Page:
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Twelve False Assumptions Behind Mainstream Politics

1. That the world’s problems can be solved by passing more laws. The more rules there are, the less freedom we have. There are now more criminal laws in the United States than can even be recorded.


2. That the world’s problems would be solved if the right people get elected to office. Most every seat in Congress — plus the Oval Office and countless state and local offices — are ultimately owned by some special interests, central bankers or crony capitalists. This is why the government exists. States are geographic tools in the hands of regional and global elites; they are not representatives of the population (who are only used for tax-harvesting). The office itself is the problem, not the person who occupies it; over a century of elections and campaign lies demonstrate this.


3. That “preventative wars” keep Americans safe. This is self-contradictory. Would anyone support “preventative rape” to keep women safe from violence? How about “preventative theft” to secure against the potential of future theft? And how can anyone be certain that the “prevented wars” would really have been so much worse than the preventative wars? Why would anybody ever trust someone who makes this claim?


4. That printing “money” creates wealth. Wealth—real, concrete goods and services—cannot be created by printing paper currency any more than watching people exercise can make me lose 20 pounds. Printed, monopolized fiat currency dilutes the purchasing power of all dollars, eroding peoples’ savings and making life harder for everyone through higher prices.


5. That the mere act of voting is patriotic. Yes, people died so that we could vote, but they also died so that we didn’t have to vote. Freedom implies an option and, at least for now, Americans still have that option. Not to mention the fact that voting for one of two tyrants—and justifying it in the name of “patriotism,” no less—is about as un-American as it gets.


6. That government is basically a force for good and has the peoples’ best interests in mind. “The nation-state…is a set of institutional forms of governance maintaining an administrative monopoly over a territory with demarcated boundaries (borders), its rule being sanctioned by law and direct control of the means of internal and external violence.” (Anthony Giddens, Professor of Sociology, Cambridge).


7. That democracy ensures liberty. Democracy is, by definition, tyranny of the majority and therefore cannot ensure liberty. The minority always loses, and the majority assumes the right to systematically violate the rights of any minority individual or group at its own discretion. Democracy ensures that liberty will be infringed upon.


8. That wars are good for the economy. Wars are good for the economy in the same way that burning everyone’s house down is good for the economy; the end is always a net loss. The temporary employment created by the destruction takes away from the wealth and production that would have otherwise occurred elsewhere in the economy. Destruction is destruction (not production), and wars are only meant to destroy.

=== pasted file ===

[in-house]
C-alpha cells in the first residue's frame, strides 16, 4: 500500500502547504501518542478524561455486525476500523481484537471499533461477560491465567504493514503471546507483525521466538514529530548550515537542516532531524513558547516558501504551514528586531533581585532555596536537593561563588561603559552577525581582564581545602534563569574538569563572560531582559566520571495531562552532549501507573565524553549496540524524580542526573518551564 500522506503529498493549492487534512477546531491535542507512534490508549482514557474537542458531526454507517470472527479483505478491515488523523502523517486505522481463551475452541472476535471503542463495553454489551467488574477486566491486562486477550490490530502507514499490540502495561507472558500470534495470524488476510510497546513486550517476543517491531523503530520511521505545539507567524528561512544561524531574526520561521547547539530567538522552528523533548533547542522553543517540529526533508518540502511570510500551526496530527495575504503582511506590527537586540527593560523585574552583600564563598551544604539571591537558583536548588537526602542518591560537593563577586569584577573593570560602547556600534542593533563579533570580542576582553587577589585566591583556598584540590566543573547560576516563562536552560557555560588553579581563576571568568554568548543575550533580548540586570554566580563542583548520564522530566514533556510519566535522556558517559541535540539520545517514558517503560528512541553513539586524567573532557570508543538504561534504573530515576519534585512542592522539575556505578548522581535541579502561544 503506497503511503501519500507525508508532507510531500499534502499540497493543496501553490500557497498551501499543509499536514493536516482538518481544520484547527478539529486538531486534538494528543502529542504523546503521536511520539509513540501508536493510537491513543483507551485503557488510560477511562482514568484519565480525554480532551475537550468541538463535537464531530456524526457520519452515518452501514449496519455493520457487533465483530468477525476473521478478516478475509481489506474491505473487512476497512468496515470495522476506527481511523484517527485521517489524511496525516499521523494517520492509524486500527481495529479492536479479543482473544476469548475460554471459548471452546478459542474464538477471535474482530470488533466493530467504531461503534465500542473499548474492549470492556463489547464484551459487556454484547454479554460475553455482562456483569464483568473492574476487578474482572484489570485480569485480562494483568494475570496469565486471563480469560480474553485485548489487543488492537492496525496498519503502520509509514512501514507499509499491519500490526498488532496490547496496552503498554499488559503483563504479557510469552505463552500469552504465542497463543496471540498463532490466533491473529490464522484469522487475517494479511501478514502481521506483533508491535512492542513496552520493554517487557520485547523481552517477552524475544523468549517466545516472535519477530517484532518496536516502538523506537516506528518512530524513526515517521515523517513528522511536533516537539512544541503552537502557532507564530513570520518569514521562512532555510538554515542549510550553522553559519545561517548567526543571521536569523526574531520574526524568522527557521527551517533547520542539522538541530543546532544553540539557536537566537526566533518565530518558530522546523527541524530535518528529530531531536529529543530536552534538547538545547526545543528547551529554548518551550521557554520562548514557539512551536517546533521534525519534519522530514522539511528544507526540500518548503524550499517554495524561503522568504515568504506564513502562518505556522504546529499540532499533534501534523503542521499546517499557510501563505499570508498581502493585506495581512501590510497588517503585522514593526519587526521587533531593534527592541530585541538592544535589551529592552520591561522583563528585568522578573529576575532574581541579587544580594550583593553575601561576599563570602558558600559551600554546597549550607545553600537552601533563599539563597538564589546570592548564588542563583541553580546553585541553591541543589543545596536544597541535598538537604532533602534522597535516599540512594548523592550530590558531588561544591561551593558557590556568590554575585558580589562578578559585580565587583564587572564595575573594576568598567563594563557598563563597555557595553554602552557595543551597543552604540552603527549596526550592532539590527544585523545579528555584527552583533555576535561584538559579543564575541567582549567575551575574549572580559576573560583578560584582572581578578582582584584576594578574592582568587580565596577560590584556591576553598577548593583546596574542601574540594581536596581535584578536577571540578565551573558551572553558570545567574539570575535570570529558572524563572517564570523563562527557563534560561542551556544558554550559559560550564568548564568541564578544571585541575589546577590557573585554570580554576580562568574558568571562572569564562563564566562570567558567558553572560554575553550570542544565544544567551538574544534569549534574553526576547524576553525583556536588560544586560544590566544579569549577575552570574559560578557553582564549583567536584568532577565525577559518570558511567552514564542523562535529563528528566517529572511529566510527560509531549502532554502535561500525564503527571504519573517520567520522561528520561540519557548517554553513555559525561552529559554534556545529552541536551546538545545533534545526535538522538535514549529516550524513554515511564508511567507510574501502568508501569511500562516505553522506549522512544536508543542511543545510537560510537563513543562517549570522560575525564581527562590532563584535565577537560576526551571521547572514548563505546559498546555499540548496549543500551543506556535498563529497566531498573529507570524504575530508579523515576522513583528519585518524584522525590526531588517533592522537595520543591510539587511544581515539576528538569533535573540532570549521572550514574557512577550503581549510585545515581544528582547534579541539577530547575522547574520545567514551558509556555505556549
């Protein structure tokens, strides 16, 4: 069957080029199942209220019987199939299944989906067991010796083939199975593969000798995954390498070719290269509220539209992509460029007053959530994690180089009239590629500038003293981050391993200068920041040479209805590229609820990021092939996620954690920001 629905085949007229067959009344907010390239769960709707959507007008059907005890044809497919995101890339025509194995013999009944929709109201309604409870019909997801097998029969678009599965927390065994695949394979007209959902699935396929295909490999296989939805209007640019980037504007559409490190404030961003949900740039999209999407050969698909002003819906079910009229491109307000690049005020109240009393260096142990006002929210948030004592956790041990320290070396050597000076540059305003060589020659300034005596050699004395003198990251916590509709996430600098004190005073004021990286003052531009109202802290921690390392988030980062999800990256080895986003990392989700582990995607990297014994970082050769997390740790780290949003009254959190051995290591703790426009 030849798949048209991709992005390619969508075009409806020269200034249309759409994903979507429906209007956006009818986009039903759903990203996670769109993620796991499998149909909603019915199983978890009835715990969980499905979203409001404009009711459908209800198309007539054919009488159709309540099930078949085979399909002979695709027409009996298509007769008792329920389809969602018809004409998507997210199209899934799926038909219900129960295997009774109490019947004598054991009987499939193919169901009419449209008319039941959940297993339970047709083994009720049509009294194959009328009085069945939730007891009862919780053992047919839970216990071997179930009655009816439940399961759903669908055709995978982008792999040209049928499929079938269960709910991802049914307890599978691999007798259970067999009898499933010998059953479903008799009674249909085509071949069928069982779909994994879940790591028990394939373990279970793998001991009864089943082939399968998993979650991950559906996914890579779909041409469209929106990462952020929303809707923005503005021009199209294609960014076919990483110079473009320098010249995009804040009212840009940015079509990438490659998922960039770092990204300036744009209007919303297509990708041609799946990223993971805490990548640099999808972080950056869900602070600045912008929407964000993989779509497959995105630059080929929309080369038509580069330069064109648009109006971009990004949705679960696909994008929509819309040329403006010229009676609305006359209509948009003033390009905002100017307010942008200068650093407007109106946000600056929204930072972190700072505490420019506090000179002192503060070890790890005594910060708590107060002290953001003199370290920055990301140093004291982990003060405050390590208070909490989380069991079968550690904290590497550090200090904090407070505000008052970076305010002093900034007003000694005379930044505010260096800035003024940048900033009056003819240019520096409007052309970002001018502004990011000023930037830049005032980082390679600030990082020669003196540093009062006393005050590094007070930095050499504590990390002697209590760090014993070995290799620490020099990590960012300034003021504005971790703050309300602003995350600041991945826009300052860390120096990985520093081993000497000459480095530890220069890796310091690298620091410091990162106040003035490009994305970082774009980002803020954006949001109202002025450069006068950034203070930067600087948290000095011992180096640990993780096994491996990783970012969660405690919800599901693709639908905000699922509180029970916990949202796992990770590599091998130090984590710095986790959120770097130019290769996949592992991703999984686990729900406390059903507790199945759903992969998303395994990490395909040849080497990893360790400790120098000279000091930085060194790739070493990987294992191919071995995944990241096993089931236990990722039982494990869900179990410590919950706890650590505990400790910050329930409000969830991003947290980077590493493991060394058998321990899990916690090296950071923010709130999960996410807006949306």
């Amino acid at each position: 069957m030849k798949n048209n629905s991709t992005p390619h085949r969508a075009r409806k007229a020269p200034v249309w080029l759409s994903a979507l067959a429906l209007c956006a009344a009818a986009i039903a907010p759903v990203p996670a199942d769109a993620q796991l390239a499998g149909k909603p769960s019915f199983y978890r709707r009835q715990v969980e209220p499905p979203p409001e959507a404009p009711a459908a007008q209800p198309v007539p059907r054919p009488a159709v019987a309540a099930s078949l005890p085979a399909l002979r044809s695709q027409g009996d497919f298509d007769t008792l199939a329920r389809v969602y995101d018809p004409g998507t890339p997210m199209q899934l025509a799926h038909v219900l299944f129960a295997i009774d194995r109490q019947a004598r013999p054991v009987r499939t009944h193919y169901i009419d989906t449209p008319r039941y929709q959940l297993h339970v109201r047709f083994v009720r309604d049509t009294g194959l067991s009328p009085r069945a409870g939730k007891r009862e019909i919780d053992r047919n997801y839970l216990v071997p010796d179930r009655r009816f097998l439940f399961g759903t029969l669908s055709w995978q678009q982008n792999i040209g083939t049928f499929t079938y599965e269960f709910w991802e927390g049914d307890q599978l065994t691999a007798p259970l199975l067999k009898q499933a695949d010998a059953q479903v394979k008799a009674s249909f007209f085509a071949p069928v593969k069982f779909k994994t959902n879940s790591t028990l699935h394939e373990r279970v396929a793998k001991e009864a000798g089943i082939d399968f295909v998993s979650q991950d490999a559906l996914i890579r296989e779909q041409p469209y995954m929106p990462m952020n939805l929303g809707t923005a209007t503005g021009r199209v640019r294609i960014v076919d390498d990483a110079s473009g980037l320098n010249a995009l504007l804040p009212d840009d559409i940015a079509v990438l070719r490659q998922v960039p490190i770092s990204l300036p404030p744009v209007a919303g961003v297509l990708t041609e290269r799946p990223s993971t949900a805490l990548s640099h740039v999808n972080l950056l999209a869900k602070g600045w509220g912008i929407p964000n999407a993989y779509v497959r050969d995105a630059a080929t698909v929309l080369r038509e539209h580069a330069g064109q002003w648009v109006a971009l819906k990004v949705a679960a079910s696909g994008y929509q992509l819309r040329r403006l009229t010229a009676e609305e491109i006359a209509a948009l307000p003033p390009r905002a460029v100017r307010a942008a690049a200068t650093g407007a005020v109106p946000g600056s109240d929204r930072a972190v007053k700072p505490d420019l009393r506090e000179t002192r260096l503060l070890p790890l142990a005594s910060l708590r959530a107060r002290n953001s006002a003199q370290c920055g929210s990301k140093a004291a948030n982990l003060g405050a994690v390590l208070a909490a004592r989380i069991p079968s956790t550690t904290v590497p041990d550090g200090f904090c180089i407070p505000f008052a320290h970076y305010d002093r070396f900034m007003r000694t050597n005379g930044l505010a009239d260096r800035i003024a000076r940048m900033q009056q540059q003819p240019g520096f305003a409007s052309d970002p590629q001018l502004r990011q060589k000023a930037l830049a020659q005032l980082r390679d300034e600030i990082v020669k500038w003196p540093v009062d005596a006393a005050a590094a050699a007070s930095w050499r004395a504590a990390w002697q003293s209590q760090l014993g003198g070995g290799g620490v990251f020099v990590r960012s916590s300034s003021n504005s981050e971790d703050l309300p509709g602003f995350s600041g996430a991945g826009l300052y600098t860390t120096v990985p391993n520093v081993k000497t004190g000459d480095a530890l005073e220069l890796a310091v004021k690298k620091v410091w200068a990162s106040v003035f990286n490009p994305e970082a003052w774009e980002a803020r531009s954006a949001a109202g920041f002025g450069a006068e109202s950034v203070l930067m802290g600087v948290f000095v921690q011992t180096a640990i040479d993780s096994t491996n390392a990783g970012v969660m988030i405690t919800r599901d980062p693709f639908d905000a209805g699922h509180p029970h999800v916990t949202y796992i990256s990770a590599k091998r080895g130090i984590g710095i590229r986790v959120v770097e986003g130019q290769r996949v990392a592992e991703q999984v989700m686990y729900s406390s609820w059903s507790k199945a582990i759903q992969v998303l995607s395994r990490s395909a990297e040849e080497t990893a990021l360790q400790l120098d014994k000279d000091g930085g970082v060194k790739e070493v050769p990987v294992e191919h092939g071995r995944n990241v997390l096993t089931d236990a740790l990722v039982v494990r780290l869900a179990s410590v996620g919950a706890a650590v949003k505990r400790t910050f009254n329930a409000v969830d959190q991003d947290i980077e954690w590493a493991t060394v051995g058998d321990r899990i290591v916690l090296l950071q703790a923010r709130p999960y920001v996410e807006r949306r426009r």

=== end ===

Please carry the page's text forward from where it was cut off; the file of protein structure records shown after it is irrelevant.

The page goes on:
9. That the state can create jobs without simultaneously destroying jobs. Remember Cash for Clunkers? Spend $6 billion to save $1 billion? That’s how the state works as a whole—whether the variable is money, employment, or otherwise. The government has no money of its own, and redistributing it for any purpose is expensive (not free). The end is always a net loss.


10. That it is ethically justifiable to systematically use violent means to achieve good ends. In the 21st century, we’re all still trying to get the smell of Marx and Rawls out of our clothing. Who is supposedly wise and qualified enough to use violence to achieve “good?” Once the knives come out, why put them back at all if the end results are deemed good? Have any people, groups, or organizations in all of history ever demonstrated lasting, genuine restraint when it comes to systematically using violent coercion supposedly for good ends? If not, then why would we keep doing it?


11. That poverty can be eradicated by making it illegal. Laws that purport to wipe out ghettos, flop houses, and tiny houses make poverty worse, not better. The same goes for laws that prohibit churches from letting homeless people sleep in their parking lots, require taxes on gifts over $13,000 a year, require all cars to have insurance, require all housing arrangements to be “up to code” so as to not be condemned, and so on. These laws make poverty more expensive and thereby more oppressive, and do nothing to solve the root causes.


12. That wealth can be created by making it mandatory. Can’t afford health insurance? Then we’ll threaten you with imprisonment until you can. Can’t afford to pay your employees as much as they’d like? Then we’ll threaten you with imprisonment until you can. Can’t afford larger living quarters? Then we’ll threaten you with imprisonment until you can. The point is clear: simply requiring people to have wealth doesn’t magically create wealth. If poverty could be eradicated by merely passing laws, it would have been eliminated centuries ago. The same goes for “making people wealthy;” the state is not a god that can decree something and bring it into being.


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